A Study of Spinal Muscular Atrophy

  • Madison Cole ’20 works in the lab at Delaware State University.
    Madison Cole ’20 works in the lab at Delaware State University.
October 31, 2018
Madison Cole ’20 interned this summer at the Delaware Center for Neuroscience Research, where she studied spinal muscular atrophy.

A psychology major with a concentration in behavioral neuroscience and a minor in public health, Madison Cole ’20 spent her summer studying spinal muscular atrophy at a research facility in Delaware. She describes her internship experience below.

When researching summer internships, I found an interesting opportunity with the Delaware Center for Neuroscience Research. The research facility was at a college near my home so I began the submission process.  In order to complete my application, I needed a recommendation letter from a faculty member at Washington College.  I asked Dr. George Spilich to submit a letter on my behalf, and he informed me of the strong support letter he wrote for me along with some sage advice. Several weeks later, I received a letter from the director of the Center acknowledging my acceptance into the program. Dr. Spilich played a key role in my being accepted into the program.   

During the summer, I spent ten weeks in an electrophysiology lab studying a disease known as spinal muscular atrophy (SMA).  SMA is a neurodegenerative disease that leads to progressive muscle weakness and eventually death. SMA predominately affects infants, making it the leading genetic cause of infant mortality.  It is caused by a mutation in a survival motor neuron gene that leads to a protein deficiency, resulting in muscle atrophy and motor neuron degeneration. 

My project focused on the role of the cerebellum and motor cortex in SMA using mouse models. Generally, I observed the activity of these two brain regions in unaffected and SMA mice pups, to see if there was a quantifiable difference. To accomplish this, we used electrodes to record the activity of each region and compare the difference between typical and SMA mice pups.  My research recorded differences in neuronal activity levels that indicate there was some difference in the SMA cerebellum versus unaffected. 


Madison Cole ’20 presented her findings at the Delaware State University Poster Symposium.Madison Cole ’20 presented her findings at the Delaware State University Poster Symposium.




Madison Cole, Brandon Norman

Jianli Sun and Melissa Harrington

Department of Biological Sciences, Delaware State University, Dover, Delaware


Spinal Muscular Atrophy (SMA) is a neurodegenerative disease that leads to progressive weakness of muscles and eventually death, predominately affecting infants, making it the leading genetic cause of infant mortality.  Mutations in the survival motor neuron gene (SMN1) cause SMN protein deficiency that leads to loss of spinal motor neurons and muscular atrophy.  While the loss of neurons in the spinal cord has been studied extensively, little is known about SMA-related neurodegeneration in other brain areas involved in voluntary movement such as the cerebellum and motor cortex.  We used an SMA mouse model to compare the spontaneous firing activity of the cerebellum and motor cortex and the membrane/synaptic properties of the output neurons in both regions between SMA and control mice.  Acute slices of the motor cortex (coronal) and cerebellum (sagittal) were prepared from post-natal 7 – 10 day old mice.  The slices were recorded on a Microelectrode Array (MEA) for network spontaneous firing activity.  Single cell neuronal membrane and synaptic properties were recorded with whole-cell patch-clamp technique.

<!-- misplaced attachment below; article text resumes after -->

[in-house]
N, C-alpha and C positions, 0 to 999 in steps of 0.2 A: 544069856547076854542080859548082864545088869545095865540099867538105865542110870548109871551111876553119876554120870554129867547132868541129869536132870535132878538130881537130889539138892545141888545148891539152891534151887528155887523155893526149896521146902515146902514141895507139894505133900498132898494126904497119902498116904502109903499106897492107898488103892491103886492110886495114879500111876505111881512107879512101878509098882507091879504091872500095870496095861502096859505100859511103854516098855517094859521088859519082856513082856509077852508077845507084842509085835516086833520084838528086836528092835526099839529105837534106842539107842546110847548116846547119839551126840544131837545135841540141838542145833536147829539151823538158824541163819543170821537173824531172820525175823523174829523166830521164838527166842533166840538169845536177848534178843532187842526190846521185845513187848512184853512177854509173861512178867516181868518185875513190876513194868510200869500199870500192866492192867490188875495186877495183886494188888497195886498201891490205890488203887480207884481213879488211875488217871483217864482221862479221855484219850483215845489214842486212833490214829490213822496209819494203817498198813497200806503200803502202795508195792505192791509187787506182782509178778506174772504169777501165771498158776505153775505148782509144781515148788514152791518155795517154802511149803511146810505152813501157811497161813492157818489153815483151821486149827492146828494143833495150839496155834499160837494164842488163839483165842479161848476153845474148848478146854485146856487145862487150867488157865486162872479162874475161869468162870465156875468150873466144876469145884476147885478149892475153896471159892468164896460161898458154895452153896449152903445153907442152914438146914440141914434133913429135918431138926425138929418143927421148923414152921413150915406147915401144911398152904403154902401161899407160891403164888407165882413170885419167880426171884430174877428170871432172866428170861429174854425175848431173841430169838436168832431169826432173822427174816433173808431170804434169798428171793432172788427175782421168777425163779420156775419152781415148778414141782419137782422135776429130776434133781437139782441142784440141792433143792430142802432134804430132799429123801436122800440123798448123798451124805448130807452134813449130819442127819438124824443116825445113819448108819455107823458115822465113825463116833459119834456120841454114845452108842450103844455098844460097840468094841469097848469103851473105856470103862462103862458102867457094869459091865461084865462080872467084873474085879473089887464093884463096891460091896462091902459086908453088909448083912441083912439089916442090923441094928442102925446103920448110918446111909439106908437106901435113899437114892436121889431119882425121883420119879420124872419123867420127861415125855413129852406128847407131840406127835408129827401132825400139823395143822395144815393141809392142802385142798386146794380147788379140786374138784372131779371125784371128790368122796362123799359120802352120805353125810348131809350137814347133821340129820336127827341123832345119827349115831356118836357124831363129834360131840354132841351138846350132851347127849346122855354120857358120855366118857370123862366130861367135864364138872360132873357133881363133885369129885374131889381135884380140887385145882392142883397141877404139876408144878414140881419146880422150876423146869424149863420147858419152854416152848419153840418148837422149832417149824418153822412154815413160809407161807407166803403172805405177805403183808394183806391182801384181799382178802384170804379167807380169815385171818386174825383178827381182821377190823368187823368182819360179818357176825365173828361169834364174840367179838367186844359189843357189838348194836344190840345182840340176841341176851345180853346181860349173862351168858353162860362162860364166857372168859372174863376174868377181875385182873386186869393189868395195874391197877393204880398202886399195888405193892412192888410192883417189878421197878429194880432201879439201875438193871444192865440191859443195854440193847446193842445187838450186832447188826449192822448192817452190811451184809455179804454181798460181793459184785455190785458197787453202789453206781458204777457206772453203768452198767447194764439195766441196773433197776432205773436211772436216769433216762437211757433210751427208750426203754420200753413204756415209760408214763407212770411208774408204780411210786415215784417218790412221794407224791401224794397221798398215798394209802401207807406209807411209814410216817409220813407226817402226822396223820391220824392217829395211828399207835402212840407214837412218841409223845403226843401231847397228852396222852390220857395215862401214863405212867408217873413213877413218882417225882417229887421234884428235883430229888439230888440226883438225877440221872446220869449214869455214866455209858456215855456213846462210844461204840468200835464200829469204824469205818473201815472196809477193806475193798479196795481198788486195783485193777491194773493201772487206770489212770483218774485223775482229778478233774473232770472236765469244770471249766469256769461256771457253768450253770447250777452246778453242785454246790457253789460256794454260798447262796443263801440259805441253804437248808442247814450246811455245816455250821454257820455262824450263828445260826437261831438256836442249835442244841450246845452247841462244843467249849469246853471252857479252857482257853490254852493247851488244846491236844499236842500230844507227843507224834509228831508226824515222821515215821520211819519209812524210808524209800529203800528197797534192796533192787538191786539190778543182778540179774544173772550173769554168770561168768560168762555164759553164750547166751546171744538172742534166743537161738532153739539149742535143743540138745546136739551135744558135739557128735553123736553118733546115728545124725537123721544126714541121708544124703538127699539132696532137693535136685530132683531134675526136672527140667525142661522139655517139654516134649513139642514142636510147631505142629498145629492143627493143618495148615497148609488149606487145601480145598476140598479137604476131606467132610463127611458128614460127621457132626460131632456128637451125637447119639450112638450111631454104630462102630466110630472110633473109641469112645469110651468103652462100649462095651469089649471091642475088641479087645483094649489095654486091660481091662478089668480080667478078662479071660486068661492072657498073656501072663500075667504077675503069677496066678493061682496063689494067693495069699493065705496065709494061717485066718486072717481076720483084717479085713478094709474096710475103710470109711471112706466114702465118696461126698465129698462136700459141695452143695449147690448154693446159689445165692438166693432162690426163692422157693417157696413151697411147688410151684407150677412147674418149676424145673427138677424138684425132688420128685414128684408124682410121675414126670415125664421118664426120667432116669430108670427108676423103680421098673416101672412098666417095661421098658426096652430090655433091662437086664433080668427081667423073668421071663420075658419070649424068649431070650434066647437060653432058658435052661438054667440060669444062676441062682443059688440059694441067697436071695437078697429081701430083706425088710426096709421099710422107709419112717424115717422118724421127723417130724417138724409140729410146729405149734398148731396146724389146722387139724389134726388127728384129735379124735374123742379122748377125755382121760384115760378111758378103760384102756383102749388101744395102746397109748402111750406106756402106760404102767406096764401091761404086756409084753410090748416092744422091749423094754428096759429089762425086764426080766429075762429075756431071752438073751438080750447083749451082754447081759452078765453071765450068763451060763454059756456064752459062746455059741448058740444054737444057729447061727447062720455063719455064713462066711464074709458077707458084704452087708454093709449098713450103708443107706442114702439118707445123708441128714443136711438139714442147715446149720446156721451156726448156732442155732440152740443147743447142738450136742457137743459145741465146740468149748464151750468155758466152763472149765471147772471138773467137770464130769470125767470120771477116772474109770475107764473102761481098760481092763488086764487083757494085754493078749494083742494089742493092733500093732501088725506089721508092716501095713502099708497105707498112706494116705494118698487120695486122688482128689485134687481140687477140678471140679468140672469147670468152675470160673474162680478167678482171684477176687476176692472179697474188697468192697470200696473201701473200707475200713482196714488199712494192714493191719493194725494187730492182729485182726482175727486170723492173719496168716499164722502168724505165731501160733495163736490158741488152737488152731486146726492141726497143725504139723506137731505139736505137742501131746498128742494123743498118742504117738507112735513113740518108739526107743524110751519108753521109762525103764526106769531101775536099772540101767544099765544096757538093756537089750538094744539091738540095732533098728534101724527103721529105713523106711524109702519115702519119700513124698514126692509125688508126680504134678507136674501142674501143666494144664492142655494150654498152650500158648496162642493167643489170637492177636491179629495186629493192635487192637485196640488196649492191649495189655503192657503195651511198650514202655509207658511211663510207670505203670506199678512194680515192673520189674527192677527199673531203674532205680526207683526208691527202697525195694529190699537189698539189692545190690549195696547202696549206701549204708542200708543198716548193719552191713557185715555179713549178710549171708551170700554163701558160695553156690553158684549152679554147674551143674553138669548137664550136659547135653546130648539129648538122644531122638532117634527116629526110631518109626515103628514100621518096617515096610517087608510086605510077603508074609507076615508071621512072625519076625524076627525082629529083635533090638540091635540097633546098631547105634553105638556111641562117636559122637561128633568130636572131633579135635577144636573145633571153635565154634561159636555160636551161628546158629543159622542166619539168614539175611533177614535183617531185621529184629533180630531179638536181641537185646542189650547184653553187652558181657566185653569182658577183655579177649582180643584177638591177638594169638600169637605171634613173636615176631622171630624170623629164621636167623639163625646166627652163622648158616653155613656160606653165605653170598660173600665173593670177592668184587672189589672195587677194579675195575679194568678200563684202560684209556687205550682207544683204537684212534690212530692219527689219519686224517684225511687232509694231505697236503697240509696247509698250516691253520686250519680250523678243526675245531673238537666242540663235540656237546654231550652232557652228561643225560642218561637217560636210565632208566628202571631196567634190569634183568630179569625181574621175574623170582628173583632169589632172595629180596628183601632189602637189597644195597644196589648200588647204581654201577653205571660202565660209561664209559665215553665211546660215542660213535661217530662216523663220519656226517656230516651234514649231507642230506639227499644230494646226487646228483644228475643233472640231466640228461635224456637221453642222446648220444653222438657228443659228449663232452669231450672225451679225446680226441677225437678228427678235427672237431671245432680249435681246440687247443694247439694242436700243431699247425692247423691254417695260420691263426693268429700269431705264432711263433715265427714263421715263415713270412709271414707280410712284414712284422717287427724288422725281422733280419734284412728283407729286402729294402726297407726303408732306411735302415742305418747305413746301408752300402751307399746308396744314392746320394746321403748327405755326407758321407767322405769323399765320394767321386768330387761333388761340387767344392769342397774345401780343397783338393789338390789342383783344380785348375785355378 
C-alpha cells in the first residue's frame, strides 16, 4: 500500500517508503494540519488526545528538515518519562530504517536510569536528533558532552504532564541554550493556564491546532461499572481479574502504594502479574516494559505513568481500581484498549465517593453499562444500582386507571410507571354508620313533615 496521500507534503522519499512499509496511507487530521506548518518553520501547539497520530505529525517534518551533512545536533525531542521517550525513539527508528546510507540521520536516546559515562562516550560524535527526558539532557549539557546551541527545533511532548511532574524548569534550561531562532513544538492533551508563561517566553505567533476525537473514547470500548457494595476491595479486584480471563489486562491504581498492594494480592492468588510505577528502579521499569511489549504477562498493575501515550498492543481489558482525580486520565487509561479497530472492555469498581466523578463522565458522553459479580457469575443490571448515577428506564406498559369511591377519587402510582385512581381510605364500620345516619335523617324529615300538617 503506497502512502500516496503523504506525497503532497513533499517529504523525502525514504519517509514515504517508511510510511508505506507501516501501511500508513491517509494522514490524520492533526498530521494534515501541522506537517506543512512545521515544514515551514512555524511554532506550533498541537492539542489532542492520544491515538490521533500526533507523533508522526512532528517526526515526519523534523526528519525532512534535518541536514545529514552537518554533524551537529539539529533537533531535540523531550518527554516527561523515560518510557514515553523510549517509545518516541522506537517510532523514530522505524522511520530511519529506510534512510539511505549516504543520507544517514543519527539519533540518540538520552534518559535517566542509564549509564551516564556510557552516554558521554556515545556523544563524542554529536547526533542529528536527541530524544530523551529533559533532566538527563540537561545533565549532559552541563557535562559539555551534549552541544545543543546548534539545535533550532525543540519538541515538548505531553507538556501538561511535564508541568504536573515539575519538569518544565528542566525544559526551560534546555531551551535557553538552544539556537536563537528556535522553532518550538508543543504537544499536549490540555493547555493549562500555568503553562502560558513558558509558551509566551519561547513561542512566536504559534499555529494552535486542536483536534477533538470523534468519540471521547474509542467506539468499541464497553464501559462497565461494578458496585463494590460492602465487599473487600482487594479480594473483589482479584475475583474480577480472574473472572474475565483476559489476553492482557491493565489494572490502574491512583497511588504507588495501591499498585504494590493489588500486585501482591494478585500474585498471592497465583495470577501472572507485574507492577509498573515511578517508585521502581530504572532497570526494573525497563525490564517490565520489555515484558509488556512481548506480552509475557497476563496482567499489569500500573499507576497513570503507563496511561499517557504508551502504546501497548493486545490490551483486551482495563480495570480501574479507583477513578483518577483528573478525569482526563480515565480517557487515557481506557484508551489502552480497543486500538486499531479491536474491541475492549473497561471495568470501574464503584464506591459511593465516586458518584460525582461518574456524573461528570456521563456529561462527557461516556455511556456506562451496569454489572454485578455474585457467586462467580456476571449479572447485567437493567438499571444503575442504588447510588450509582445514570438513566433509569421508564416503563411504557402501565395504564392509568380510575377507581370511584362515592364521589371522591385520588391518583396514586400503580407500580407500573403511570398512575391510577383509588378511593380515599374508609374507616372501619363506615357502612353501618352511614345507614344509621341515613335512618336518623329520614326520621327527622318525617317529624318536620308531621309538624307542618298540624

In our preliminary results from three control mice and one SMA mouse, the MEA recordings showed an increase of neural spiking frequency in cerebellum, but not much change in motor cortex for SMA compared to control mice.  The threshold of the cerebellar output from Purkinje neurons was increased, but the peak amplitude did not change in the SMA mouse.  There was no clear change of either amplitude or threshold of layer V pyramidal neurons in the motor cortex.  The frequency of spontaneous inhibitory synaptic currents (sIPSCs) was increased in Purkinje neurons, but the amplitude did not change in the SMA mouse compared to control. There is no clear change of spontaneous excitatory postsynaptic synaptic currents (sEPSCs) in the cerebellum. In the motor cortex, both sIPSCs and sEPSCs did not change.  Our preliminary data suggest that the activity of cerebellar output neurons is reduced because of the increased activity of inhibitory neurons in SMA mice.

While we have only been able to record from cells from a single SMA mouse pup, our preliminary results show differences in the neural activity in the cerebellum.  Future experiments will focus on increasing the animal and cell numbers to get statistical significance and the mechanisms of the activity change.



This work was supported by the National Institute of Neurological Disorders and Stroke (NINDS) grant #R25NS095371 and the National Science Foundation IOS1608147.

Last modified on Oct. 31st, 2018 at 4:49pm by Marcia Landskroener.